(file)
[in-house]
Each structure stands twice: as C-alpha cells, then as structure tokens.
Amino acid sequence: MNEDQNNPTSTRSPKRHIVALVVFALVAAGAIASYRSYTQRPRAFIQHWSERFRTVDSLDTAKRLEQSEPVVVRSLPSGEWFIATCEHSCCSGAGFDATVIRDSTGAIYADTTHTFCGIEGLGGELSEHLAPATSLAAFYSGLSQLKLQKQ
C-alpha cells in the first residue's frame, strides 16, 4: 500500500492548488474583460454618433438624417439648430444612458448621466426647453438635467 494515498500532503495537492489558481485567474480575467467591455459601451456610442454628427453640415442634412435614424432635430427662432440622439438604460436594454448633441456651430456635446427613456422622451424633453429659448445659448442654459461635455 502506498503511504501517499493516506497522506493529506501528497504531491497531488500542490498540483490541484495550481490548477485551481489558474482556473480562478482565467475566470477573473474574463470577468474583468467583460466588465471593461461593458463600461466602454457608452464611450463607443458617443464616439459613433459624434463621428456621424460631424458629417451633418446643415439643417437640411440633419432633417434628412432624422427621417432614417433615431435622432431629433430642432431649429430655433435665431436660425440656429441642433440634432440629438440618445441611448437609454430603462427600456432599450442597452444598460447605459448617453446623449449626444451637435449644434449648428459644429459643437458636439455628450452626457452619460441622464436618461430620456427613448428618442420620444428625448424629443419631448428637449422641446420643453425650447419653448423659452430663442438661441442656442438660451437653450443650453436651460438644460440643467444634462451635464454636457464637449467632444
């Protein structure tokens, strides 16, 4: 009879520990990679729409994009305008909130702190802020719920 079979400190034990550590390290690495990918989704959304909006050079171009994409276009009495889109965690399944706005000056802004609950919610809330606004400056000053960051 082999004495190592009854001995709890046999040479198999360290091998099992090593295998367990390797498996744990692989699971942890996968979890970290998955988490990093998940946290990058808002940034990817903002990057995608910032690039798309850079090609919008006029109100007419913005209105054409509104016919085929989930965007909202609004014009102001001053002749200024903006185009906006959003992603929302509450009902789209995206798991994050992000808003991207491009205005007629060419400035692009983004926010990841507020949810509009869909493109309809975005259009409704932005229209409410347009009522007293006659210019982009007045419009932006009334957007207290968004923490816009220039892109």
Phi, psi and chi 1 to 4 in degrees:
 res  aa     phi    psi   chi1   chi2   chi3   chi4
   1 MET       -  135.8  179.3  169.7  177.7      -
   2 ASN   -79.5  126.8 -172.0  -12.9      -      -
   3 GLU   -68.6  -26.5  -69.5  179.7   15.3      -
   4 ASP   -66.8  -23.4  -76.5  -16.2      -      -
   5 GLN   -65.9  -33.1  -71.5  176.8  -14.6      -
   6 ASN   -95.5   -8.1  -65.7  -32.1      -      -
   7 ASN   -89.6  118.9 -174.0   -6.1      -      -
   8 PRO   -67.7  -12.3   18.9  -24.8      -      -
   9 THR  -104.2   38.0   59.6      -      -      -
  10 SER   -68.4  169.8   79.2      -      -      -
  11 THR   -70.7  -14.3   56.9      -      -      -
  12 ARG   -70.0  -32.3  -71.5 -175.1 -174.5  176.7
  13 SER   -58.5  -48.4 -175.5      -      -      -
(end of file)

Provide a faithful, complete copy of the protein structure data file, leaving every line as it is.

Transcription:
[in-house]
Each structure stands twice: as C-alpha cells, then as structure tokens.
Amino acid sequence: MNEDQNNPTSTRSPKRHIVALVVFALVAAGAIASYRSYTQRPRAFIQHWSERFRTVDSLDTAKRLEQSEPVVVRSLPSGEWFIATCEHSCCSGAGFDATVIRDSTGAIYADTTHTFCGIEGLGGELSEHLAPATSLAAFYSGLSQLKLQKQ
C-alpha cells in the first residue's frame, strides 16, 4: 500500500492548488474583460454618433438624417439648430444612458448621466426647453438635467 494515498500532503495537492489558481485567474480575467467591455459601451456610442454628427453640415442634412435614424432635430427662432440622439438604460436594454448633441456651430456635446427613456422622451424633453429659448445659448442654459461635455 502506498503511504501517499493516506497522506493529506501528497504531491497531488500542490498540483490541484495550481490548477485551481489558474482556473480562478482565467475566470477573473474574463470577468474583468467583460466588465471593461461593458463600461466602454457608452464611450463607443458617443464616439459613433459624434463621428456621424460631424458629417451633418446643415439643417437640411440633419432633417434628412432624422427621417432614417433615431435622432431629433430642432431649429430655433435665431436660425440656429441642433440634432440629438440618445441611448437609454430603462427600456432599450442597452444598460447605459448617453446623449449626444451637435449644434449648428459644429459643437458636439455628450452626457452619460441622464436618461430620456427613448428618442420620444428625448424629443419631448428637449422641446420643453425650447419653448423659452430663442438661441442656442438660451437653450443650453436651460438644460440643467444634462451635464454636457464637449467632444
């Protein structure tokens, strides 16, 4: 009879520990990679729409994009305008909130702190802020719920 079979400190034990550590390290690495990918989704959304909006050079171009994409276009009495889109965690399944706005000056802004609950919610809330606004400056000053960051 082999004495190592009854001995709890046999040479198999360290091998099992090593295998367990390797498996744990692989699971942890996968979890970290998955988490990093998940946290990058808002940034990817903002990057995608910032690039798309850079090609919008006029109100007419913005209105054409509104016919085929989930965007909202609004014009102001001053002749200024903006185009906006959003992603929302509450009902789209995206798991994050992000808003991207491009205005007629060419400035692009983004926010990841507020949810509009869909493109309809975005259009409704932005229209409410347009009522007293006659210019982009007045419009932006009334957007207290968004923490816009220039892109």
Phi, psi and chi 1 to 4 in degrees:
 res  aa     phi    psi   chi1   chi2   chi3   chi4
   1 MET       -  135.8  179.3  169.7  177.7      -
   2 ASN   -79.5  126.8 -172.0  -12.9      -      -
   3 GLU   -68.6  -26.5  -69.5  179.7   15.3      -
   4 ASP   -66.8  -23.4  -76.5  -16.2      -      -
   5 GLN   -65.9  -33.1  -71.5  176.8  -14.6      -
   6 ASN   -95.5   -8.1  -65.7  -32.1      -      -
   7 ASN   -89.6  118.9 -174.0   -6.1      -      -
   8 PRO   -67.7  -12.3   18.9  -24.8      -      -
   9 THR  -104.2   38.0   59.6      -      -      -
  10 SER   -68.4  169.8   79.2      -      -      -
  11 THR   -70.7  -14.3   56.9      -      -      -
  12 ARG   -70.0  -32.3  -71.5 -175.1 -174.5  176.7
  13 SER   -58.5  -48.4 -175.5      -      -      -